A small study has come out that suggests the process of puberty affects the way adolescents handle facial recognition by shifting preferences towards faces that match their own developmental stage. This, according to the researchers, suggests that age is less of a governing factor in how adolescent social behaviors develop.
In Brief: Facial Biases
Pre-pubescent children have an easier time remembering the faces of adult women, which is known as the “caretaker bias”. Adolescents, meanwhile, are known to experience a sort of “dip” in this ability, which the researchers propose happens as the face processing system “recalibrates” to a more peer-focused bias. This is done, it is posited, to help prepare the person for sexual reproduction and makes considering peers as romantic partners easier.
The researchers recruited 116 adolescents and separated them into four groups based on which stage of puberty they were in. The groups were: pre-pubescent, early puberty, later puberty, and sexually mature young adults. Where this approach differed from past studies is that all participants were also the same age, which made puberty stage the main variable.
The participants were presented with 120 male and female faces in the form of a memory game. The adolescents were shown 10 neutral faces that covered all four puberty groups, then were shown another set of 20 faces with happy expressions and asked which ones they had previously seen.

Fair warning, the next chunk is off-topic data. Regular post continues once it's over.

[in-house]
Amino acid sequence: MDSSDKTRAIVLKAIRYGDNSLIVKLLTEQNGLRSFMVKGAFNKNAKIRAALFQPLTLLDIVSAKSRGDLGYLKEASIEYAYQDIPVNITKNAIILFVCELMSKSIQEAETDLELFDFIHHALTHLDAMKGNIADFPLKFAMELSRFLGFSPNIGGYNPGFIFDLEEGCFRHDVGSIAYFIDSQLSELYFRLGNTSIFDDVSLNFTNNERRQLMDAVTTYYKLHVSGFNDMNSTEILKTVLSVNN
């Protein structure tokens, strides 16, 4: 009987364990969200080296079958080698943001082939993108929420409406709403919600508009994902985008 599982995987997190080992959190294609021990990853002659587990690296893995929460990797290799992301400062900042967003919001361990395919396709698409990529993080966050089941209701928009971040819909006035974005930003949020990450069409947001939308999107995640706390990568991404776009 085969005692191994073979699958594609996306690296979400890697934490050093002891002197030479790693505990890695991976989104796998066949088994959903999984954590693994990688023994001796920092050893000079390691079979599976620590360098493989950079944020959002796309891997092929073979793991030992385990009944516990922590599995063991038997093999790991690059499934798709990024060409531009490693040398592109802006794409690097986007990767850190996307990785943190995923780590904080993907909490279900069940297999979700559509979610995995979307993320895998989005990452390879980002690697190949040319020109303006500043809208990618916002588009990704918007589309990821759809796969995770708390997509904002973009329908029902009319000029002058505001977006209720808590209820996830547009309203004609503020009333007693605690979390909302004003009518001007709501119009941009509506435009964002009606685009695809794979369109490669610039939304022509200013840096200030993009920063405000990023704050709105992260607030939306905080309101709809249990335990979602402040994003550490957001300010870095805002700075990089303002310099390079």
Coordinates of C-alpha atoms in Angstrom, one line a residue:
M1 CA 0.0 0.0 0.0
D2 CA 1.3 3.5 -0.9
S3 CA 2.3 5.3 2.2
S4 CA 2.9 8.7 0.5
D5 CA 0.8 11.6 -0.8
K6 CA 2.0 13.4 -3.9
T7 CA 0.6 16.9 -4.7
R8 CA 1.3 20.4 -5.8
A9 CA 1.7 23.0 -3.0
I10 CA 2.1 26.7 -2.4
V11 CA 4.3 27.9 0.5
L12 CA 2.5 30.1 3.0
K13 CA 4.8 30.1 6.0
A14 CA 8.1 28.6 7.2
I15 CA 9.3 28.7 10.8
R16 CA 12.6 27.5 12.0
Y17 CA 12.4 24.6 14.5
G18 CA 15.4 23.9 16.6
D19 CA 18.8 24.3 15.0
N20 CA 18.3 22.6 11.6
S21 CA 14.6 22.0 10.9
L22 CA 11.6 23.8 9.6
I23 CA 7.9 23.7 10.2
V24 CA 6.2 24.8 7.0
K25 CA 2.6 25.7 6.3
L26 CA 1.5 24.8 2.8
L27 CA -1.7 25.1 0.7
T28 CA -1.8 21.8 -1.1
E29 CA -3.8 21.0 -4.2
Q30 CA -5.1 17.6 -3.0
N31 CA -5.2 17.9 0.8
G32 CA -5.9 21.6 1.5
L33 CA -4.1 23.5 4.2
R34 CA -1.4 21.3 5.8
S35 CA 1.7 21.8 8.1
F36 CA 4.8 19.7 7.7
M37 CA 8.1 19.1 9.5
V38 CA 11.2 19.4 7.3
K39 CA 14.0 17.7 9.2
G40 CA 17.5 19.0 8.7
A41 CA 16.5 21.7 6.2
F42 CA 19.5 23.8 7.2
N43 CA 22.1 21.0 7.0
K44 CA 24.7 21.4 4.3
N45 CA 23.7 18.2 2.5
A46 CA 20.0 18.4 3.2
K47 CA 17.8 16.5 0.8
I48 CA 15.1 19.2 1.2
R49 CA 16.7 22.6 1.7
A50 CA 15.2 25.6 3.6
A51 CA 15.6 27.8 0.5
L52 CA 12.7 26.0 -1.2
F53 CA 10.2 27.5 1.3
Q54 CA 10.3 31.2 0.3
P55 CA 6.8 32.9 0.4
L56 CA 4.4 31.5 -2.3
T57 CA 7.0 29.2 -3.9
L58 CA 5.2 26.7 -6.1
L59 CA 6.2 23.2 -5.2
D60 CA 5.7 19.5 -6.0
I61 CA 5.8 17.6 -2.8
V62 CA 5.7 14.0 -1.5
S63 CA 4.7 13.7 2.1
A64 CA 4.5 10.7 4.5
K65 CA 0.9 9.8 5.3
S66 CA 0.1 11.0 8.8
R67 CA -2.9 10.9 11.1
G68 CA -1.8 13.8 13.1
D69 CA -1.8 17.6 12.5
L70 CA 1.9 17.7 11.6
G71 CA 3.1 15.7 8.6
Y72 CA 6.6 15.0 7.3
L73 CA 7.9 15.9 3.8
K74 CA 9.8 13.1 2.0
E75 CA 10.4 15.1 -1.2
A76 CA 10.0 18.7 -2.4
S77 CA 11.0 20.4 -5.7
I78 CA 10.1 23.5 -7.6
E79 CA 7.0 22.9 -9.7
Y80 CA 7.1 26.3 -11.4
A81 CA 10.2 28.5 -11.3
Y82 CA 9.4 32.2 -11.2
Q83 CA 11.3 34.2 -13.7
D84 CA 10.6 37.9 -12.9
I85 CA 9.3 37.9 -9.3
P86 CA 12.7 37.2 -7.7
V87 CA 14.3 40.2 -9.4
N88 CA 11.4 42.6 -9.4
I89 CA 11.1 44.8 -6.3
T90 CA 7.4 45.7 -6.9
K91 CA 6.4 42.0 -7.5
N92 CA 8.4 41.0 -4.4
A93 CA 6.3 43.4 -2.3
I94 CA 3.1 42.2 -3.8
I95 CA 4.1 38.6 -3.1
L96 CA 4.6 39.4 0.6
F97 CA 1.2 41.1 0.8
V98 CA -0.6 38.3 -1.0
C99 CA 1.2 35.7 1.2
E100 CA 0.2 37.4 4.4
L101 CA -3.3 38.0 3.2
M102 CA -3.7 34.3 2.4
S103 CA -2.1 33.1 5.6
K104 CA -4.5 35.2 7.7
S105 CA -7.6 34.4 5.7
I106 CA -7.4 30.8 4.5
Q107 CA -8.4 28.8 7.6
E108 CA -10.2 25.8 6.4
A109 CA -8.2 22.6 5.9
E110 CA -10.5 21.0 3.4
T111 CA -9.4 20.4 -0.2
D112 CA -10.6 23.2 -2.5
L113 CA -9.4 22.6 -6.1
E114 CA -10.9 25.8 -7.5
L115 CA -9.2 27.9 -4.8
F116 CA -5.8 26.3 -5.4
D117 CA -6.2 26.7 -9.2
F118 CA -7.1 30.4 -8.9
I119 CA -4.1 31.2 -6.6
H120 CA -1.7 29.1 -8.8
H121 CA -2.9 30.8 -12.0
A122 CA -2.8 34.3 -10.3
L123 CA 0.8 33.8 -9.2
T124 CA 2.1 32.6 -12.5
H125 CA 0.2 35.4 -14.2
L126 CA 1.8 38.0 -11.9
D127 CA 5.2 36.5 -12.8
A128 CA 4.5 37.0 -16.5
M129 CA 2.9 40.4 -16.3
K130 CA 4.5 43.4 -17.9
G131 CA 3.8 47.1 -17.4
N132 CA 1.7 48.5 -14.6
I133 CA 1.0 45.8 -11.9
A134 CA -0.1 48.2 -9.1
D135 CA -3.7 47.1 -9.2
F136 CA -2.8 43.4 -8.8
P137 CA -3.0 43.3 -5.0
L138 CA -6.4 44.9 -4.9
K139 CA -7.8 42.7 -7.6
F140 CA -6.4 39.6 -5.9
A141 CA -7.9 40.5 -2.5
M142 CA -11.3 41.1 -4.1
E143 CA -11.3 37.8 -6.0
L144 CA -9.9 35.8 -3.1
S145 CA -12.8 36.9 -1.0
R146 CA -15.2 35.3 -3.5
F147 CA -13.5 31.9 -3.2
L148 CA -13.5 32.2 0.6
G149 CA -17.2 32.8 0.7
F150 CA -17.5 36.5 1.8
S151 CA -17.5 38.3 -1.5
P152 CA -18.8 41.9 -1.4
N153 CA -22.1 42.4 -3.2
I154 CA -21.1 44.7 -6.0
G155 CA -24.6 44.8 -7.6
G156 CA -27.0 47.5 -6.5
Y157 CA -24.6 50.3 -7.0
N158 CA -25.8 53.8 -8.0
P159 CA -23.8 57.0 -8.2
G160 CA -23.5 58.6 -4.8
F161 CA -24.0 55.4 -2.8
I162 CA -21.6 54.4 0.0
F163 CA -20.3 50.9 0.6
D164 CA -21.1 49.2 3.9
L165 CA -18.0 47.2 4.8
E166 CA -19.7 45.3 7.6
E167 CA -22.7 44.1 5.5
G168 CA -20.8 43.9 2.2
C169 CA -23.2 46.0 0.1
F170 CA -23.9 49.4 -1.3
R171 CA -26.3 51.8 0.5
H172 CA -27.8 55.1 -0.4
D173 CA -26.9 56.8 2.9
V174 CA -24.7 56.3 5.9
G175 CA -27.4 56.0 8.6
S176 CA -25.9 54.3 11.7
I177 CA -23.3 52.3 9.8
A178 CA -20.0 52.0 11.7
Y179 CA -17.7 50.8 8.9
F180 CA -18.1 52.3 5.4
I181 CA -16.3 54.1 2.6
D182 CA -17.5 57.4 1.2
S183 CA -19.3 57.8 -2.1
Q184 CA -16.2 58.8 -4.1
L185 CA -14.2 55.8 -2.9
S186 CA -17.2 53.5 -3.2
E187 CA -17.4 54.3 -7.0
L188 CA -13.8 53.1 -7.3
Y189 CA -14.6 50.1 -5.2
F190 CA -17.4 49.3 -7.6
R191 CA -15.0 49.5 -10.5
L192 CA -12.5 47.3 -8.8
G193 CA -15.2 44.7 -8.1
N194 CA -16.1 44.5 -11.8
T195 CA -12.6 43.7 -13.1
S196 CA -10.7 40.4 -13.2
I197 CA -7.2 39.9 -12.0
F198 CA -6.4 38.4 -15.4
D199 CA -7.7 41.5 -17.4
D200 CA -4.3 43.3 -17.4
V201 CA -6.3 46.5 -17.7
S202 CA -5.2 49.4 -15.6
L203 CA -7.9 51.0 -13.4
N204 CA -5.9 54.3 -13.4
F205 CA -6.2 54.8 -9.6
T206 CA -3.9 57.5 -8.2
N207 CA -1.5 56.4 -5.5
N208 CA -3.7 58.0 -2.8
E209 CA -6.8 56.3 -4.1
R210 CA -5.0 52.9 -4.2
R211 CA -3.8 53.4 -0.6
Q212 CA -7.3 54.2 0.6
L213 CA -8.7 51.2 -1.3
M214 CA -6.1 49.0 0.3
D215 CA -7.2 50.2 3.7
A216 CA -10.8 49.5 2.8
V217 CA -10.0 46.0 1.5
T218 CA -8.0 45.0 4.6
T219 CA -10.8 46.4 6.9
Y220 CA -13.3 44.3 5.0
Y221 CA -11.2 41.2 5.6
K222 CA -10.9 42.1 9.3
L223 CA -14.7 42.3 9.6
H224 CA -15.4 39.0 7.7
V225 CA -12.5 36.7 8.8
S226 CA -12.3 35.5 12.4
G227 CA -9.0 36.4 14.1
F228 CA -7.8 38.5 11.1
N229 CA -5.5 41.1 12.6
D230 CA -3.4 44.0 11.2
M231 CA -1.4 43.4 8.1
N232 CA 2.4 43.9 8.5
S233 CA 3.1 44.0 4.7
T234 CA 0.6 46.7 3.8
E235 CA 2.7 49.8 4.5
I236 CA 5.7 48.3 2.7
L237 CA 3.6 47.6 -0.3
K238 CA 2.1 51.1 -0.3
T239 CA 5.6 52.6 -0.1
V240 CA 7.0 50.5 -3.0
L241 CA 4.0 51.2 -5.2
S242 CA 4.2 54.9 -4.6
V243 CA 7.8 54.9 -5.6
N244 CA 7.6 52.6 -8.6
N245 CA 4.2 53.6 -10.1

As expected, the pre-pubescent children had an easier time remembering the adult female faces. Meanwhile, the other adolescents began showing a peer bias. Specifically, they had an easier time remembering the faces that matched their own personal stage in puberty. This suggests that there are distinct clues to a person’s puberty stage in their face, which adolescents start to pick up on during their own development.
The findings help inform the development of the brain during puberty and the timetable of different brain and behavior changes. It also might explain why adolescents are known to form peer groups based more on puberty stage than age.
Picci, G., et. al., “From Caregivers to Peers, Puberty Shapes Human Face Perception.” Psychological SCIENCE, 2016; 10.1177/0956797616663142.
Auman-Bauer, K., “What’s in a face?,” Penn State University web site, September 26, 2016; http://news.psu.edu/story/427917/2016/09/26/research/what%E2%80%99s-face, last accessed September 28, 2016.